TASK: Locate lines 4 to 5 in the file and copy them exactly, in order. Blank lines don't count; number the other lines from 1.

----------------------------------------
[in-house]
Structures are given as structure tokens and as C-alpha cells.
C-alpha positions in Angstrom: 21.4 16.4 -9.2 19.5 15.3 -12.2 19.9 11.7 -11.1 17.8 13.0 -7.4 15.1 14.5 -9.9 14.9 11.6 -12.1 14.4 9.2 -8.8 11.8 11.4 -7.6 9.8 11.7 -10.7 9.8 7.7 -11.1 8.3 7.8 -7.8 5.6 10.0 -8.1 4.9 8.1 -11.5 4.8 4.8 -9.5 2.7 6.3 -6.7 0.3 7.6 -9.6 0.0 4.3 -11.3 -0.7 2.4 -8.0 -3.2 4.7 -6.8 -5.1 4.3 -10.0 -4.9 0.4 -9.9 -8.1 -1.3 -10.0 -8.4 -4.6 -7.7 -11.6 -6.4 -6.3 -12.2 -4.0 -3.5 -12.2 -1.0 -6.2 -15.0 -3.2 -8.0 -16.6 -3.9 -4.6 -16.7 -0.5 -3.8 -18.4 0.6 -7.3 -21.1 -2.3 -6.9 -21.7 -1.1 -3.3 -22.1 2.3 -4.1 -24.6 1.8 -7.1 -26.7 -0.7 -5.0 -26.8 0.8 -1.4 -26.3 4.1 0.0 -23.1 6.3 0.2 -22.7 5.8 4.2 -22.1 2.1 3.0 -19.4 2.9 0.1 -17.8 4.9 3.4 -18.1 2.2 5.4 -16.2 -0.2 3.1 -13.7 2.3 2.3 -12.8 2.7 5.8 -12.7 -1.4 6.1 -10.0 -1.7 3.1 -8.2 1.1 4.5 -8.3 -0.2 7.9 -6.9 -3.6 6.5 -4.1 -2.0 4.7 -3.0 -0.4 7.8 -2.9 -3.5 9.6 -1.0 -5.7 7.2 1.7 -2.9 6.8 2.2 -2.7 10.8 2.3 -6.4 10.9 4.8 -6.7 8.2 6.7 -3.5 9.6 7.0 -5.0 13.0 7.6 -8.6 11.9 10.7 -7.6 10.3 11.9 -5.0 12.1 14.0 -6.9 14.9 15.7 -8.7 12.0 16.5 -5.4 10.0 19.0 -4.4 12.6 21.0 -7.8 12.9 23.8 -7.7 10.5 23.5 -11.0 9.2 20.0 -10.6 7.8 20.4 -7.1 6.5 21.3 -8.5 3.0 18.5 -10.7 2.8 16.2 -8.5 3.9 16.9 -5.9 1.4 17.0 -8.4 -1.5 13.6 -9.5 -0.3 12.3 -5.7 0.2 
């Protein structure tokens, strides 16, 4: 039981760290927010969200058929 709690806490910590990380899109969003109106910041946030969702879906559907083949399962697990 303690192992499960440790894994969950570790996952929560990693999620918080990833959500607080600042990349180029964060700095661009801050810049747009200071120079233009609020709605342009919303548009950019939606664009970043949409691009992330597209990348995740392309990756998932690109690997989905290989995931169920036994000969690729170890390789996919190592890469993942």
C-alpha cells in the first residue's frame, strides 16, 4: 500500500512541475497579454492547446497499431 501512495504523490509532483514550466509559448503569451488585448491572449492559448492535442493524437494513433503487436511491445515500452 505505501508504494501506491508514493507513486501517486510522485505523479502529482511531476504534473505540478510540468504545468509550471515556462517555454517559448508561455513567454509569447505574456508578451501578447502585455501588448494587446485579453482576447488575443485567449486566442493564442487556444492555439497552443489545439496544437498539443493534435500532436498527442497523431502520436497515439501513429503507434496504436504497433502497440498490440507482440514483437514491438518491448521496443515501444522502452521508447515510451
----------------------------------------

């Protein structure tokens, strides 16, 4: 039981760290927010969200058929 709690806490910590990380899109969003109106910041946030969702879906559907083949399962697990 303690192992499960440790894994969950570790996952929560990693999620918080990833959500607080600042990349180029964060700095661009801050810049747009200071120079233009609020709605342009919303548009950019939606664009970043949409691009992330597209990348995740392309990756998932690109690997989905290989995931169920036994000969690729170890390789996919190592890469993942």
C-alpha cells in the first residue's frame, strides 16, 4: 500500500512541475497579454492547446497499431 501512495504523490509532483514550466509559448503569451488585448491572449492559448492535442493524437494513433503487436511491445515500452 505505501508504494501506491508514493507513486501517486510522485505523479502529482511531476504534473505540478510540468504545468509550471515556462517555454517559448508561455513567454509569447505574456508578451501578447502585455501588448494587446485579453482576447488575443485567449486566442493564442487556444492555439497552443489545439496544437498539443493534435500532436498527442497523431502520436497515439501513429503507434496504436504497433502497440498490440507482440514483437514491438518491448521496443515501444522502452521508447515510451